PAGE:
There’s nothing greater than Holy Week, Seville’s biggest celebration of the year. Between Palm Sunday and Easter, 60 processions will take place. So many cofradias and pasos invade the streets simultaneously that you’ll need to have a look at the schedule to plan your route.

After living the Semana Santa for a few years now, I’ve asked many times to friends what the highlights are. What I mean by highlight is “where should I be to get the most of this or that procession?”.

I am overwhelmed by the amount of different answers I still get. Therefore, I decided some time ago that I just had to learn from my experience and pick my favorite moments and spots!

And that’s exactly what this is about. A selection of my best picks for each and every day of Holy Week. Seville is full of action and you’ll be glad to know where to go and what to see…

… Because, trust me, you won’t be able to see everything everywhere!

(When not specified, the names refer to streets. The times are approximate).

 

Domingo De Ramos (Palm Sunday)

  • La Paz is the only procesion that crosses the Maria Luisa Park (2.30pm).
  • Then, my favorite brotherhood, La Amargura, exits from the Iglesia San Juan de la Palma (7.45pm).
  • Finally, walk to the Plaza de los Terceros to see how La Cena will be coming back home (11.30pm).

 

Lunes Santo (Monday)

  • Your route should start in Triana, at San Jacinto, where San Gonzalo will be in the neighborhood before crossing the bridge (4.30pm).
  • The exit of El Museo is one of the most special moments of the Holy Week. Seville’s magic atmosphere is unbelievable (8.45pm).
  • Finally, head to the Plaza de la Gavidia where the Vera-Cruz, one of the most traditional brotherhoods and its magnificent paso, will be around (11.30pm).

 

Martes Santo (Tuesday)

  • I have a predilection for the church Omnium Sanctorum which makes me enjoy particularly the exit of Los Javieres (4.25pm). But if you want to see a procession in a less crowded spot, go to the University and watch the exit of Los Estudiantes (4.30pm).
  • From there, head to Cardenal Spinola, where the Dulce Nombre has just exit its home church (8.30pm).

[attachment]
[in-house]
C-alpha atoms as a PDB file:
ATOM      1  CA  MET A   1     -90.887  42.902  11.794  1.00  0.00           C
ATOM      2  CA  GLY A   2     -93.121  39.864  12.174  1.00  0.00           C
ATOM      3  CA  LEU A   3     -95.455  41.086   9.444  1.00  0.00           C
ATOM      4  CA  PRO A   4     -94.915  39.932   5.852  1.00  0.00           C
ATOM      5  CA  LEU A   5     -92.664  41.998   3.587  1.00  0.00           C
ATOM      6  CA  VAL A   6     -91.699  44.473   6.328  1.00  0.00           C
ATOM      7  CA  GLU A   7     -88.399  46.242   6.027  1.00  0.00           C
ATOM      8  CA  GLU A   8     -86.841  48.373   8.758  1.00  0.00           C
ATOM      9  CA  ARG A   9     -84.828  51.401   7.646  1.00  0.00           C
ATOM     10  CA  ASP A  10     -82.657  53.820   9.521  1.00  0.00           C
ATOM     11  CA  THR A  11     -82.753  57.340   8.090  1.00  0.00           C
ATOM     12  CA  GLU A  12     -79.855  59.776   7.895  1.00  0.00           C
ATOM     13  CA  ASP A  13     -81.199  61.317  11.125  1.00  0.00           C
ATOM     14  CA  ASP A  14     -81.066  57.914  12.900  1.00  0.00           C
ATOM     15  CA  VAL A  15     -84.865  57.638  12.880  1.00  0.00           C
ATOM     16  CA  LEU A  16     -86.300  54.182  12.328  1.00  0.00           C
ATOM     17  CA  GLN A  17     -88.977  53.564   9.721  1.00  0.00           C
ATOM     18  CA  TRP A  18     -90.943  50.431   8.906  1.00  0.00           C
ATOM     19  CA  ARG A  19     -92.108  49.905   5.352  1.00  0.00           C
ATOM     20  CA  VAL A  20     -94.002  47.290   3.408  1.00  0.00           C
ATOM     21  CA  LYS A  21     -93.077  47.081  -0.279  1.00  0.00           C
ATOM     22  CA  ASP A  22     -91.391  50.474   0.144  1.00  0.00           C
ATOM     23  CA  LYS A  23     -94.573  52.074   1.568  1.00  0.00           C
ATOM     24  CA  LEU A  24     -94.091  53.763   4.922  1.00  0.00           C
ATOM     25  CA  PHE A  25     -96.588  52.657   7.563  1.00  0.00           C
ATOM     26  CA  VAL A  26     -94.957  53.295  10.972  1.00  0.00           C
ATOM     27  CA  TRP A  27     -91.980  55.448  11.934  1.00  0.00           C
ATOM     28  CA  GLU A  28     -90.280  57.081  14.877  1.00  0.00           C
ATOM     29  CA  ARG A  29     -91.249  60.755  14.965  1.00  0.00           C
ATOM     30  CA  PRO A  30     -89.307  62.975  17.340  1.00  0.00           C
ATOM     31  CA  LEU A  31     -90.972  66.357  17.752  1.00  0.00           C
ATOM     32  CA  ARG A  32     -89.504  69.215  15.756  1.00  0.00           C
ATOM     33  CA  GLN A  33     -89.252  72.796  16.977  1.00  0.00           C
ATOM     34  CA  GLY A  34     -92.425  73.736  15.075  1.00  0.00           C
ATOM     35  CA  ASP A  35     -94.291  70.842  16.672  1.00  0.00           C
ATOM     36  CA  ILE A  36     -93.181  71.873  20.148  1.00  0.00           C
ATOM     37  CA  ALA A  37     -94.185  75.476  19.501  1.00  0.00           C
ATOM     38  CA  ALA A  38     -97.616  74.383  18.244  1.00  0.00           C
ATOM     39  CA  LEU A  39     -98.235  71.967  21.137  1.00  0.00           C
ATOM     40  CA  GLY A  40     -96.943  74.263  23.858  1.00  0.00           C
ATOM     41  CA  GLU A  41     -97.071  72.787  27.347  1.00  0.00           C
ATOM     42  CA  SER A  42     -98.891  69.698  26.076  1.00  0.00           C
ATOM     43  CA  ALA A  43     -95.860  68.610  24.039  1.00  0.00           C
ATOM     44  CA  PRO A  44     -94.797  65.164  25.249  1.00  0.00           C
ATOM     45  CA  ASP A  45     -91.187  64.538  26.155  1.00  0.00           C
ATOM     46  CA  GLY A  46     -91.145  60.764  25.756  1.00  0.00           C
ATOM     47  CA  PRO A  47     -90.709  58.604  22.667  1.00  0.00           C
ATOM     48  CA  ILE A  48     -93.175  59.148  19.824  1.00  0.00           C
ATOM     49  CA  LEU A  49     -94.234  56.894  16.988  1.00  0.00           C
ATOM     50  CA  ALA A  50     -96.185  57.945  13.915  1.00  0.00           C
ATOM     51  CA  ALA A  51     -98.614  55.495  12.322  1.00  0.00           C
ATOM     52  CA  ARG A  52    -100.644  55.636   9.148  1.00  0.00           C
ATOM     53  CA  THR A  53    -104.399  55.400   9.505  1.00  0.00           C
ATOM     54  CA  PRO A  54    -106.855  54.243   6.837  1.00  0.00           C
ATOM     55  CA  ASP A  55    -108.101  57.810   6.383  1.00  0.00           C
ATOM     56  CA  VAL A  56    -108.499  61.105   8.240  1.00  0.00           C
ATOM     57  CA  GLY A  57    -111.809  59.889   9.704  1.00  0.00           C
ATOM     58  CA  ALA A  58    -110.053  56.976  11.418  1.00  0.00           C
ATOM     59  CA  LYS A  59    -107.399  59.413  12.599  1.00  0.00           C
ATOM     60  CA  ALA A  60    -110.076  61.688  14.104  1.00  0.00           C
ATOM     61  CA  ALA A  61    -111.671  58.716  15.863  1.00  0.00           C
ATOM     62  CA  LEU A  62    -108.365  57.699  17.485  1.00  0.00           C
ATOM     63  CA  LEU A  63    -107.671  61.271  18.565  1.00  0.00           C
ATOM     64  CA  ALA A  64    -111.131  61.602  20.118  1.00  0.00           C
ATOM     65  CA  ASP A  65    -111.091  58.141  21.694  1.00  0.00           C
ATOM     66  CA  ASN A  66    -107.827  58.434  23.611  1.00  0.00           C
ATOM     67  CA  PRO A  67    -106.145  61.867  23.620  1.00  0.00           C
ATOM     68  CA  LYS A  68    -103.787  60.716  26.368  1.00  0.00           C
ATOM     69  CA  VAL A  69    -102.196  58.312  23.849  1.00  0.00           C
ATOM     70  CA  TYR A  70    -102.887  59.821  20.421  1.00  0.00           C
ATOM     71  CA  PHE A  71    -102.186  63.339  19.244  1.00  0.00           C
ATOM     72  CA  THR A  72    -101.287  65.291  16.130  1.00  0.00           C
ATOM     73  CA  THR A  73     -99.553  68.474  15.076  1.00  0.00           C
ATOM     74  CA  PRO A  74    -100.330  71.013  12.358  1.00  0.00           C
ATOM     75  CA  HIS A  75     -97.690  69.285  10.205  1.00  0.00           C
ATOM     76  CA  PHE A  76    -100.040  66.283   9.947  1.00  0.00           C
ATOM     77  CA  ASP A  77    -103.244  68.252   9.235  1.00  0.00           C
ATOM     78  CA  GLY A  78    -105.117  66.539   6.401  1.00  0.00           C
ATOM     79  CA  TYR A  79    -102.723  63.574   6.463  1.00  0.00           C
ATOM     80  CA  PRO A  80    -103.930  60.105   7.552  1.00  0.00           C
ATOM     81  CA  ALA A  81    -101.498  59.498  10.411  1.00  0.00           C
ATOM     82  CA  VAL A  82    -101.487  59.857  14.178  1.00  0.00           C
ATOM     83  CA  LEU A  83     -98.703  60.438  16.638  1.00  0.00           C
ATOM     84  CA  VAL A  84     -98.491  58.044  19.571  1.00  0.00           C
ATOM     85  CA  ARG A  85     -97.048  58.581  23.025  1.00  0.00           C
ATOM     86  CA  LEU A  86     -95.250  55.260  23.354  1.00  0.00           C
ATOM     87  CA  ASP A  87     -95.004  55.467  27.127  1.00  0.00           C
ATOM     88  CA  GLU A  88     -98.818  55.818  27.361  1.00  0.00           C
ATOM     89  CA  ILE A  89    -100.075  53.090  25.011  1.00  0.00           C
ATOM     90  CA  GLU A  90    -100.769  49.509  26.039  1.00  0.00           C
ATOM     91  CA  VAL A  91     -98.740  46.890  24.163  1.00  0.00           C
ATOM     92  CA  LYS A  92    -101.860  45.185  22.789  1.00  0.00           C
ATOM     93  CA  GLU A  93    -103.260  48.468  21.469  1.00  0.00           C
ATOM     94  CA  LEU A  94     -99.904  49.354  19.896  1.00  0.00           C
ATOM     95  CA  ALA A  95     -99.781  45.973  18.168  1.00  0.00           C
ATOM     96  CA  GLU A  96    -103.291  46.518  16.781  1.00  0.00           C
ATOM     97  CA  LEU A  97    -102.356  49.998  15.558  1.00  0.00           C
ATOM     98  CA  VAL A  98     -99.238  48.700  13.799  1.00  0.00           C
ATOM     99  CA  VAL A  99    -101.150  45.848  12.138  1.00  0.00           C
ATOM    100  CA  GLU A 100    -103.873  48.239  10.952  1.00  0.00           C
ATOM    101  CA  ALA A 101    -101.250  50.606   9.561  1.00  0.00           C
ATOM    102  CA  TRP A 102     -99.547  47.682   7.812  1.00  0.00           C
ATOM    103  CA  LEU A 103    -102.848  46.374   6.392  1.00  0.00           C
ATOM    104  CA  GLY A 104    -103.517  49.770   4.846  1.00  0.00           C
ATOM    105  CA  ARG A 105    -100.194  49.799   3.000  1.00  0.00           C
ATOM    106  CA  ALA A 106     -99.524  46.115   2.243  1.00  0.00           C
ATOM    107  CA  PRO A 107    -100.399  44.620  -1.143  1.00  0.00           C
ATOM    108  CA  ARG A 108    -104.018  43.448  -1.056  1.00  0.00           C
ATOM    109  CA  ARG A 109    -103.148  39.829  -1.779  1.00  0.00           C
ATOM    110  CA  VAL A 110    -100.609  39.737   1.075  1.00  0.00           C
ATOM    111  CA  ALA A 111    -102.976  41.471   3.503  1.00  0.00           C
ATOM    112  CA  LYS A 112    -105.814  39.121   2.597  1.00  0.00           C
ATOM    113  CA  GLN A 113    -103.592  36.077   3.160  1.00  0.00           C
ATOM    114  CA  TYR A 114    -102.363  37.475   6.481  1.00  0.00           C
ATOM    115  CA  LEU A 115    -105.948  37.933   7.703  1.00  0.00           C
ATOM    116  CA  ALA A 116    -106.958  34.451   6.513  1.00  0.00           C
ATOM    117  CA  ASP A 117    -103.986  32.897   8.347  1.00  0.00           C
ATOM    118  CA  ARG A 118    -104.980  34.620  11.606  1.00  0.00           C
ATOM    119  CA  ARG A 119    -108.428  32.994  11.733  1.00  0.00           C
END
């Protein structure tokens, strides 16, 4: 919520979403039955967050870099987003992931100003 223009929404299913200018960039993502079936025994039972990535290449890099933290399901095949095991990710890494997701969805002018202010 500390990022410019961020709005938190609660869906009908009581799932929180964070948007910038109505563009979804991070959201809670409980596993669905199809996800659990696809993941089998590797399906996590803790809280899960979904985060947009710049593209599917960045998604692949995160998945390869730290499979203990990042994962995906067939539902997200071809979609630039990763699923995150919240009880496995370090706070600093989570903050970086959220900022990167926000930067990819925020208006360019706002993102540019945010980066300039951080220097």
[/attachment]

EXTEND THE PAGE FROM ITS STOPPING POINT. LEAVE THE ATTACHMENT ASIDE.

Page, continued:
• Both the exit and entrance of San Benito is spectacular. The pointed arch of San Benito’s gothic church is so narrow that the costaleros have to carry the paso on their knees. At the exit the square is absolutely packed so you should try to see it at night, on its way back (11.55pm).

 

Miercoles Santo (Wednesday)

  • A good start is the exit of the Cristo de Burgos at the Plaza San Pedro (7.40pm).
  • La Sed can be seen from one of my favorite sights in Seville, the Plaza de Pilatos, where the Casa de Pilatos is located (9pm).
  • From there, you should go to Cardenal Cervantes to check upon La Lanzada, returning home from the Cathedral (12am).

 

Jueves Santo (Thursday)

  • I love to see Montesion while it goes along La Alameda de Hercules (6pm).
  • La Exaltacion faces a step slope at La Cuesta del Rosario. It’s a hard work for the costaleros who carry the paso along this stretch (8.30pm).
  • At night, take some time around DoÒa Guiomar to admire La Quinta Angustia coming back to its church (11pm).

 

La Madrugada (Friday Morning)

Even though it’s really difficult to make a choice during the most important day of the Holy Week, Seville raves about…

  • The exit of El Silencio because it’s is breathtaking. The street lights are shut down and the candles illuminate the whole procesion (1.05am).
  • El Gran Poder, which is one of the most popular brotherhoods in Sevilla. You should admire it at El Postigo (4am).
  • The return of La Macarena to its neighborhood because is full of joy and devotion. Try to get a glimpse of it at Feria (9am).
  • … Or you may prefer to have a look at La Esperanza on her way home crossing the Triana Bridge. Join lots of Trianeros and vibrate with them (9am).

 

Viernes Santo (Friday Afternoon)

  • The exit of La Carreteria is absolutely impressive because of the small size of its chapel as well as the narrow street surrounding it (4.10pm).
  • You can’t miss El Cachorro crossing the Triana Bridge (5.30pm). It’s a must!
  • Hold your breath while observing the solemnity of La Mortaja at Dueñas (8.30pm).

 

Sabado Santo (Saturday)

  • Have a look at Los Servitas at Jesus de las Tres Caidas (8.30pm).
  • Enjoy the Santo Entierro coming back home through the Plaza Nueva (10pm).
  • The passage through Sol and the entrance of La Trinidad to its temple (12am).

 

Domingo De Resurreccion (Easter)

  • Watch the exit of El Resucitado from the Iglesia de Santa Marina, its home church (4.30am). Although if you don’t want to get up so early, go to Santa Angela de la Cruz (11.30am).

 

To make sure you don’t miss the action, check the next Semana Santa dates!

Apart from Seville, many other cities celebrate Holy Week in Spain. Our country offers beautiful easter celebrations and has plenty of traditions.